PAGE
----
IBS (irritable bowel syndrome) is a condition that affects the digestive system causing symptoms such as abdominal pain, bowel habit changes, excess gas, bloating (abdominal distention), abdominal cramping, and food intolerances.
IBS is considered a “functional” disorder because it is a problem with the movement (motility) of the digestive tract rather than a result of damage to the tissues of the digestive system.
There are three different types of IBS:
Symptoms of irritable bowel syndrome (IBS) include:
- Abdominal pain, often related to bowel movements
- Changes in bowel movements, which may be diarrhea, constipation, or both, depending on the type of IBS
- Feeling as if a bowel movement is incomplete
- Whitish mucus in the stool
Women with IBS may have increased symptoms during their periods.
People who have IBS often experience flare-ups of symptoms, which usually last between 2 to 4 days before improving or going away.
IBS can also cause symptoms in other parts of the body, such as:
What Causes IBS?
The cause of IBS (irritable bowel syndrome) is unknown but it is believed to be related to problems with brain-gut interaction, that is, how the brain and gut work together.
Different factors may play a role in causing IBS, including:
- Bacterial infections in the digestive tract
- Small intestinal bacterial overgrowth (SIBO)
- Food intolerances or sensitivities
- Abnormality of how the muscles move food through the digestive tract
- Digestive organs that are very sensitive to pain
- Problems with the immune system
- Problems with how the central nervous system controls the digestive system
- Unusual response to infection
- Stressful or difficult early life events, such as physical or sexual abuse
- Mental disorders such as depression, anxiety, and somatic symptom disorder
Some people with irritable bowel syndrome (IBS) have specific trigger foods that can cause or worsen their symptoms. Doctors may recommend IBS patients keep a food diary to note when symptoms occur. If certain foods aggravate symptoms, avoid those foods.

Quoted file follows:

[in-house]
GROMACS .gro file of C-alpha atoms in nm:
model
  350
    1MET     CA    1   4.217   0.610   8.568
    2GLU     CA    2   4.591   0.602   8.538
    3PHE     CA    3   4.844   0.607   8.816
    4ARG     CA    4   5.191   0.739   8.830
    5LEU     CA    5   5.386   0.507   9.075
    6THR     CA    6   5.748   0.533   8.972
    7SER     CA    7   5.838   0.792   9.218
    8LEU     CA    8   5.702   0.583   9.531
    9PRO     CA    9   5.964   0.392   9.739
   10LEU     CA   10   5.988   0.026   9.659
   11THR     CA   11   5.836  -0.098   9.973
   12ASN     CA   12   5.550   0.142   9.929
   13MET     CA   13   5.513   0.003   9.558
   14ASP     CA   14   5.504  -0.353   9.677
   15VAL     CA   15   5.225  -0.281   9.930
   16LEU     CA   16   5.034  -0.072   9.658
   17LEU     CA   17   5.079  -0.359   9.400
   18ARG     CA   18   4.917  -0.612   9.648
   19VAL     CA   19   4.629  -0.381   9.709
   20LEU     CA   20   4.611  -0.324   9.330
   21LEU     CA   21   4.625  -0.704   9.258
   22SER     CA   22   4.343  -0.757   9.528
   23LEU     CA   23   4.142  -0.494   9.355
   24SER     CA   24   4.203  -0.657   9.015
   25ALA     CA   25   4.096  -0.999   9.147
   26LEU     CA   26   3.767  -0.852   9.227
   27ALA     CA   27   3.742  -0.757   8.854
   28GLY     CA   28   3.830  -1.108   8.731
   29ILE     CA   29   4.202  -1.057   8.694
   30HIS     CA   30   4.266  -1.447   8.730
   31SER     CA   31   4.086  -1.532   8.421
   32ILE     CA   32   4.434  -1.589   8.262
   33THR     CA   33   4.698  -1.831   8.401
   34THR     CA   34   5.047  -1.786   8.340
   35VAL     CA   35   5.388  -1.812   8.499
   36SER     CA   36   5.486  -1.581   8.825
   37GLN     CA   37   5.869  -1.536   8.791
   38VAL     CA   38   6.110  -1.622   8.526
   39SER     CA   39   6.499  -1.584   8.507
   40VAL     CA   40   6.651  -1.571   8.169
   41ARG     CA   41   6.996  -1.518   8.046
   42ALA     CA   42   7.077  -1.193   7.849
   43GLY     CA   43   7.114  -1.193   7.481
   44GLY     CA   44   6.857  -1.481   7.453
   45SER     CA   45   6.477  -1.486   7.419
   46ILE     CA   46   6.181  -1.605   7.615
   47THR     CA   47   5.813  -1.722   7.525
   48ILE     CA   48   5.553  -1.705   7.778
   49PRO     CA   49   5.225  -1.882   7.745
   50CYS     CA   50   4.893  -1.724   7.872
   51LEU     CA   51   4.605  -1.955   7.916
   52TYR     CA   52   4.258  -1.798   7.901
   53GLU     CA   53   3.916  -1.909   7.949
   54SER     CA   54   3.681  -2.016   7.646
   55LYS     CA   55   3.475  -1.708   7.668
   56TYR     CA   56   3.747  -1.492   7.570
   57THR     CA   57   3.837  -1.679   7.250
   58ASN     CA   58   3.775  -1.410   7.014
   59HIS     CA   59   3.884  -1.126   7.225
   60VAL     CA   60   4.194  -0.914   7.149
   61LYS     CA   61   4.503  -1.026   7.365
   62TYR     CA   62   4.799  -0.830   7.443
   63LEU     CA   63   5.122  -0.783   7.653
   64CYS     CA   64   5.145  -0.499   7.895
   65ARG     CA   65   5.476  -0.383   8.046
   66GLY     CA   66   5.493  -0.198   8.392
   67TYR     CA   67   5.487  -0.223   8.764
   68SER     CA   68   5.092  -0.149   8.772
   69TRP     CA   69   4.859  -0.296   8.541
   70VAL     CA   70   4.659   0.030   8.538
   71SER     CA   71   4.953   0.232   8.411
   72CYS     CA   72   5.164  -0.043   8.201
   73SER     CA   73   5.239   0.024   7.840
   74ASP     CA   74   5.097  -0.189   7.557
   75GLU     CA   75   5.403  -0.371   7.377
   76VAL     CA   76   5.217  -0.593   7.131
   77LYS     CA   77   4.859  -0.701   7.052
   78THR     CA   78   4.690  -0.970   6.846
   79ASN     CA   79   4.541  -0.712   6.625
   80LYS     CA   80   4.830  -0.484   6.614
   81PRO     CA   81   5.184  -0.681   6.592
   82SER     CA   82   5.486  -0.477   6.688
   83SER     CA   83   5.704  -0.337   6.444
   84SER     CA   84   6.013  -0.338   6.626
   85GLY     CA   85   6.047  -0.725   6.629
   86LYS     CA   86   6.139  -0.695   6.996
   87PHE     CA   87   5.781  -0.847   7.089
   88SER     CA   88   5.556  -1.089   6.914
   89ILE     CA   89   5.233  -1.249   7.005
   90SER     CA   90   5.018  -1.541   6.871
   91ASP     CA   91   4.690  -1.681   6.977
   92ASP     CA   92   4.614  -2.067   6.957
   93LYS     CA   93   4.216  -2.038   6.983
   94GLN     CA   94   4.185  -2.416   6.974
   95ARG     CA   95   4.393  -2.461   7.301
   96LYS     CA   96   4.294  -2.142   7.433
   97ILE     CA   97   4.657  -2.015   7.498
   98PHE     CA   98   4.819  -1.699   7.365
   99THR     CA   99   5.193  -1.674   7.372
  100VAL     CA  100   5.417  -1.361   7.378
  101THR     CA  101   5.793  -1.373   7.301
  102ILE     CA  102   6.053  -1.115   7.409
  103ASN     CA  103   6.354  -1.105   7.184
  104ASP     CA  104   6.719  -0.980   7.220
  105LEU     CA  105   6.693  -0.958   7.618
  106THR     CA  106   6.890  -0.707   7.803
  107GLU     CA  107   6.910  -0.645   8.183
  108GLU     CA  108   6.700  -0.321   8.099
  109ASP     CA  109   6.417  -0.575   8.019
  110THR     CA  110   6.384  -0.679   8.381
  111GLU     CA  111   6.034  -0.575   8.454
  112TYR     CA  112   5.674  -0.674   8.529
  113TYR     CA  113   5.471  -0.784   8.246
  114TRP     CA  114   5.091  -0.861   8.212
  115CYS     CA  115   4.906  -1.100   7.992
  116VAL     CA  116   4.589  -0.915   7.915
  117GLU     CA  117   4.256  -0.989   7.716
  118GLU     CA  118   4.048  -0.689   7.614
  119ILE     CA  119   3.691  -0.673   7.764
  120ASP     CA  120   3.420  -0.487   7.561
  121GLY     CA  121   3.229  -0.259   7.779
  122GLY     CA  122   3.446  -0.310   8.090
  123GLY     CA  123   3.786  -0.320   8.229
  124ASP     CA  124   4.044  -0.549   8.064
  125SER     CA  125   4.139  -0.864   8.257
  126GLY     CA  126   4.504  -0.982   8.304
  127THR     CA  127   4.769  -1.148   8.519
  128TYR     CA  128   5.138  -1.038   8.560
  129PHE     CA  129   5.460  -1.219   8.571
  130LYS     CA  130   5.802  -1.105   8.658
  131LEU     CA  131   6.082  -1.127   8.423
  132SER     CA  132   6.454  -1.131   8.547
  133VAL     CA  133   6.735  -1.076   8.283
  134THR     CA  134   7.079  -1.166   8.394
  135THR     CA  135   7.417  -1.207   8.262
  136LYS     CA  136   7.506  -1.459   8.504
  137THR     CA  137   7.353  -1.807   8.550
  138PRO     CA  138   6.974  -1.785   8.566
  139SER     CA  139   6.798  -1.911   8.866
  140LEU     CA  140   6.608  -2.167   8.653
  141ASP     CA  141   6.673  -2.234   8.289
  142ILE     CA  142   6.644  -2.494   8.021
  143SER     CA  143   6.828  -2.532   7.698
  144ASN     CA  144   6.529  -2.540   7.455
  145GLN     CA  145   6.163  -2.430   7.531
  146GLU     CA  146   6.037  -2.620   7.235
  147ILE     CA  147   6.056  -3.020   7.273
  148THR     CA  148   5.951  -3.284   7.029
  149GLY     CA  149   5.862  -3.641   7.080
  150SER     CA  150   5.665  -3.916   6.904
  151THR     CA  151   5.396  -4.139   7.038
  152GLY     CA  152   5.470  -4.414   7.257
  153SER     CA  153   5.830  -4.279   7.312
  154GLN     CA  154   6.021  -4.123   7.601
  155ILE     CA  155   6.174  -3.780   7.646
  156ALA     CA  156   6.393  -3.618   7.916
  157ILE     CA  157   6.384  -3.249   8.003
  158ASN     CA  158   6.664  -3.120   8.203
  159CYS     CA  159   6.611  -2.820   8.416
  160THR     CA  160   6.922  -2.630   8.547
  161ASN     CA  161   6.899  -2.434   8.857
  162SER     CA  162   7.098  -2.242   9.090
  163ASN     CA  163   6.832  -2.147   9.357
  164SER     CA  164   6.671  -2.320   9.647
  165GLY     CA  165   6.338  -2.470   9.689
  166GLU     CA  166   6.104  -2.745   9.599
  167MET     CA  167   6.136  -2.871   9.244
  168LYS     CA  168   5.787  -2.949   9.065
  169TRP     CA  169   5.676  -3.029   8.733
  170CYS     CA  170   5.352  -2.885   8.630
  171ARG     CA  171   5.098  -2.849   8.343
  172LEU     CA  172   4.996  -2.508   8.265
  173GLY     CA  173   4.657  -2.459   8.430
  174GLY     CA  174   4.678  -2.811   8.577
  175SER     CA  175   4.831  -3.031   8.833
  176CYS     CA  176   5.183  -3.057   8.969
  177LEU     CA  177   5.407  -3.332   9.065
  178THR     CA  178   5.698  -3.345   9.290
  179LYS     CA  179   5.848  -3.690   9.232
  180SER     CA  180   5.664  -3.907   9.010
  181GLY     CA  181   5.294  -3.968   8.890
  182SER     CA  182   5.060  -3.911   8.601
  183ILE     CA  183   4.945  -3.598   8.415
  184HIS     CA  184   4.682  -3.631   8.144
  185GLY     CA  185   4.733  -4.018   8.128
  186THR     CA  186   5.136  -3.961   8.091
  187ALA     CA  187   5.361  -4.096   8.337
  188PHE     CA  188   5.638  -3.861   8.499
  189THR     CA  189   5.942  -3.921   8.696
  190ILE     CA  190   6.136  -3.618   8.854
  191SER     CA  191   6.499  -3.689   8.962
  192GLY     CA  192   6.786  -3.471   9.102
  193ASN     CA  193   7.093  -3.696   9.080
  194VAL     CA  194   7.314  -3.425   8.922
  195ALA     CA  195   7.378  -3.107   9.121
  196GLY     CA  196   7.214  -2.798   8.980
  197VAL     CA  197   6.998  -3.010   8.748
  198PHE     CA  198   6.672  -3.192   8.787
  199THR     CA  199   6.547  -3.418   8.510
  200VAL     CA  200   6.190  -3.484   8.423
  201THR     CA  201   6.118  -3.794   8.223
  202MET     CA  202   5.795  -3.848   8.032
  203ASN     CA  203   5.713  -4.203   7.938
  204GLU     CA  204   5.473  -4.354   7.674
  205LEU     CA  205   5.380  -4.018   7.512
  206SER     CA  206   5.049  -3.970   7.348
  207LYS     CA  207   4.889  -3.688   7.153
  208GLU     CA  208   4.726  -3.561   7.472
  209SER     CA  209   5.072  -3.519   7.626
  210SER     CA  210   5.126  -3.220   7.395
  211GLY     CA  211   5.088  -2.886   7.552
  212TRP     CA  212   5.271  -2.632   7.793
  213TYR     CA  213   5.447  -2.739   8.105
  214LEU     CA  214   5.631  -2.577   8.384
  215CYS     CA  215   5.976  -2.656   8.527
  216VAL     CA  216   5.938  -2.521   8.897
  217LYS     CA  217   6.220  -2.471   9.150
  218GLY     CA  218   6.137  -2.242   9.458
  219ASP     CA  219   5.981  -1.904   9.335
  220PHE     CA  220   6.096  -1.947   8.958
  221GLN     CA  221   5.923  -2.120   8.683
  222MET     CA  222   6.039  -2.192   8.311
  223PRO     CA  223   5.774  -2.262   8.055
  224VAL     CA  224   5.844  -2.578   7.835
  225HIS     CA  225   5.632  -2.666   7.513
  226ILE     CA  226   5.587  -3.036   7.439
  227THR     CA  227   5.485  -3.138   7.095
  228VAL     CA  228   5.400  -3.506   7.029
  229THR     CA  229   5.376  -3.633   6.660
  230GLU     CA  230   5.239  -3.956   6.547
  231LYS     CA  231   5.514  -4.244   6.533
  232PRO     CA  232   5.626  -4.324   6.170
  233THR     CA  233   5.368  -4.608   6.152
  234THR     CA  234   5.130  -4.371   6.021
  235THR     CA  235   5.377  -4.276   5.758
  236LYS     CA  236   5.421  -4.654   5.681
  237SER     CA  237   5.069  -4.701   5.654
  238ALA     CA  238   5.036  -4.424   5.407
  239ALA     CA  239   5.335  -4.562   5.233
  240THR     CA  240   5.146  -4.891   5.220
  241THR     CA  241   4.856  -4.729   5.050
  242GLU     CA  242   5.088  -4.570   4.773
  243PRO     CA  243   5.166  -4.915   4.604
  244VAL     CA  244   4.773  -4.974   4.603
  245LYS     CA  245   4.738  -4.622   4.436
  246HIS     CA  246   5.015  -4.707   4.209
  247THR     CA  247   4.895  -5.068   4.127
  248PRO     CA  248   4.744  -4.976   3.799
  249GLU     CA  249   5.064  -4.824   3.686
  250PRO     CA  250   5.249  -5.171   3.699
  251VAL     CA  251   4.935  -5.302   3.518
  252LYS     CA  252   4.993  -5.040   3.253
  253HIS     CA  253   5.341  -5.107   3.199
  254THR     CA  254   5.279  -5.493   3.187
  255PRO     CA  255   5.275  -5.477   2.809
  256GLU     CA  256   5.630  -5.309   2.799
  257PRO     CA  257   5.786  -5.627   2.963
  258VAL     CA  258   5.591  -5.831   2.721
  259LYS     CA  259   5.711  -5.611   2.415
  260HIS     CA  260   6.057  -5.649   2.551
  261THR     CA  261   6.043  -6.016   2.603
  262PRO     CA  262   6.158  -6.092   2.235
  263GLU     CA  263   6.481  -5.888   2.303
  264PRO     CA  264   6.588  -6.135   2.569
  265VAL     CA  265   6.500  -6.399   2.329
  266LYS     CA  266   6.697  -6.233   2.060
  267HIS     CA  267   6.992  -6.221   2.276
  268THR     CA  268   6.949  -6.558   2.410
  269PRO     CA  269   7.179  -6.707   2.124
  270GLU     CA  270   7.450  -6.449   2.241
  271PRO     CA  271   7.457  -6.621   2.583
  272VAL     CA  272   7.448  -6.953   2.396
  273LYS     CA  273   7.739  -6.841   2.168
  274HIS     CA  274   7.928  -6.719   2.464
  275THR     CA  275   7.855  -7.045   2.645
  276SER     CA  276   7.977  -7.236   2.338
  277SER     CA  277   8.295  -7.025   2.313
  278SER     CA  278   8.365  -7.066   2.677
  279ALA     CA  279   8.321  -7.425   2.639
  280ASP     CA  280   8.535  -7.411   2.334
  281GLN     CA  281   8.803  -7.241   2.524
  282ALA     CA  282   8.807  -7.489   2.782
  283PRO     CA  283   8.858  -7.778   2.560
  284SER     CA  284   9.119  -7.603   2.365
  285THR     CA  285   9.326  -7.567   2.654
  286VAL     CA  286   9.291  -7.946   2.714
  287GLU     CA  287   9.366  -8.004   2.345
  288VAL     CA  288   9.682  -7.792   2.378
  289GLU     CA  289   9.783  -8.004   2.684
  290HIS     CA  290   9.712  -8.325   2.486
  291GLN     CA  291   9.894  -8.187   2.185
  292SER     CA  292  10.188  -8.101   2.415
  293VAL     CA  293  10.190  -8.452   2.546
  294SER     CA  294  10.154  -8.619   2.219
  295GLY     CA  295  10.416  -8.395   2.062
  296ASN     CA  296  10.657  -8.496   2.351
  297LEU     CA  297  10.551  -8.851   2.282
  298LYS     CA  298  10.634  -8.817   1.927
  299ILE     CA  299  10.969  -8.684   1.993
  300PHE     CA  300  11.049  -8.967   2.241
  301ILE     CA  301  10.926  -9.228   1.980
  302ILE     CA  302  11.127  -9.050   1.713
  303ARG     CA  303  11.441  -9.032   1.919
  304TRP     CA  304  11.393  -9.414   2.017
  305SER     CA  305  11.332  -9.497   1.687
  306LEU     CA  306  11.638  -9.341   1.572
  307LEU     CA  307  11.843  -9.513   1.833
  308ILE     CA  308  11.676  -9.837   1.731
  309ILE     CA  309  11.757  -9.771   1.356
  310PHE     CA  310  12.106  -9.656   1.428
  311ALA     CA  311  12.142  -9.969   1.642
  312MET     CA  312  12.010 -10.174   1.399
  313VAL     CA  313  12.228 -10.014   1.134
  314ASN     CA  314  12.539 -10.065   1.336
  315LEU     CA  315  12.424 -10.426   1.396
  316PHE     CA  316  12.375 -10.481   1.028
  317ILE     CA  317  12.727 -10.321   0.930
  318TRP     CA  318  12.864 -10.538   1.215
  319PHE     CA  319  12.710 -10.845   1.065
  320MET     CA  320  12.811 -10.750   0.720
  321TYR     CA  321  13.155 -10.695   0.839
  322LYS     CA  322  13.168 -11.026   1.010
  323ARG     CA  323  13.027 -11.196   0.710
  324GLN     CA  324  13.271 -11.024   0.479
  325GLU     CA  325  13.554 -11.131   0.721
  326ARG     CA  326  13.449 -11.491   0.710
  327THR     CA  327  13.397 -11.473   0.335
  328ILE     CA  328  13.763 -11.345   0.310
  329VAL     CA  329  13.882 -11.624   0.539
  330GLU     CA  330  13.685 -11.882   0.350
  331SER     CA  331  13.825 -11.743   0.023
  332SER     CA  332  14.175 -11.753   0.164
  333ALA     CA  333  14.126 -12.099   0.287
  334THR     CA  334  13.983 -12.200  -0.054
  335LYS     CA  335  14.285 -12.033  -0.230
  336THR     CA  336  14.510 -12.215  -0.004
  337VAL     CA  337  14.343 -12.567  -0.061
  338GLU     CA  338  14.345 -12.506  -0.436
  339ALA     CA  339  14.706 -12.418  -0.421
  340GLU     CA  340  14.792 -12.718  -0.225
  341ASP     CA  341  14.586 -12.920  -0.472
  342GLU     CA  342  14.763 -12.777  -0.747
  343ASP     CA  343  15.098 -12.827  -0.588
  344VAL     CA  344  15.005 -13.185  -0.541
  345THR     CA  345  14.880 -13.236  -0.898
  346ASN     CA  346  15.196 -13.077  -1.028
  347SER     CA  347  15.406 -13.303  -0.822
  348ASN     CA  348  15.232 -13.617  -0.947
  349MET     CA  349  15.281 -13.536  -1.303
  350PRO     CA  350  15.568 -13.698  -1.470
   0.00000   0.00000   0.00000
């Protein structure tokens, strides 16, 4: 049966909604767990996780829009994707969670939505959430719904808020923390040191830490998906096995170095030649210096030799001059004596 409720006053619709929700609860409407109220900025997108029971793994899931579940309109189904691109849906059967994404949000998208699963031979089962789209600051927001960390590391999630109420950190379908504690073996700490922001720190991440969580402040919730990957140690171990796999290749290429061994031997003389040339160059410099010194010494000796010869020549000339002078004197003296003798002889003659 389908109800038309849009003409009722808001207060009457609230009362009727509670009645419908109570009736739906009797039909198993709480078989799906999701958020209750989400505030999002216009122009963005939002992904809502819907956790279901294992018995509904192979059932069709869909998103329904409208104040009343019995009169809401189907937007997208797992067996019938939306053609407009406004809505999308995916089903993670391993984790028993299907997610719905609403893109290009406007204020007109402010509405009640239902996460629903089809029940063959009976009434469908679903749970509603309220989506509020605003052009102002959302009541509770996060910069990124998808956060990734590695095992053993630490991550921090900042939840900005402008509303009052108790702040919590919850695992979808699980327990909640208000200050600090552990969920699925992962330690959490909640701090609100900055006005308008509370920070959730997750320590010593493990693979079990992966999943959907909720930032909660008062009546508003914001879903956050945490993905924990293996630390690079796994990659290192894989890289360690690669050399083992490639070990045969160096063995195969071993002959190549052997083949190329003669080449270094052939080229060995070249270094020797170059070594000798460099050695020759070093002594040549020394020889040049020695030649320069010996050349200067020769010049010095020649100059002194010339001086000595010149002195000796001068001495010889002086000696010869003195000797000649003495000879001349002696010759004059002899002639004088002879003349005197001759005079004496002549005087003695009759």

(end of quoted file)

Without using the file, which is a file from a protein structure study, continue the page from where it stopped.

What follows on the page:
How Is IBS Diagnosed?
IBS (irritable bowel syndrome) is diagnosed first with a patient history and a physical exam. Other tests that may be used to diagnose IBS or rule out other conditions include:
- Blood tests to check for anemia, infection, and digestive diseases
- Stool tests to check for blood in the stool or other signs of infections or diseases
- Hydrogen breath test to check for small intestinal bacterial overgrowth (SIBO) or problems with carbohydrate digestion, such as lactose intolerance
- Upper GI endoscopy with a biopsy to check for celiac disease
- Colonoscopy to check for colon cancer or inflammatory bowel disease (IBD)
What Is the Treatment for IBS?
Dietary changes may include:
- Adding more fiber to the diet
- Avoiding gluten
- Following a low FODMAP diet
- Taking probiotics
Lifestyle changes may include:
- Increasing physical activity
- Practicing stress reduction techniques
- Breathing exercises
- Tai Chi
- Getting adequate sleep
Medications used to treat IBS with diarrhea may include:
- Loperamide (Imodium)
- Rifaximin (Xifaxan)
- Eluxadoline (Viberzi)
- Alosetron (Lotronex), only for women to be used with special warnings and precautions
Medications used to treat IBS with constipation may include:
Other medications used to treat abdominal pain associated with IBS may include:
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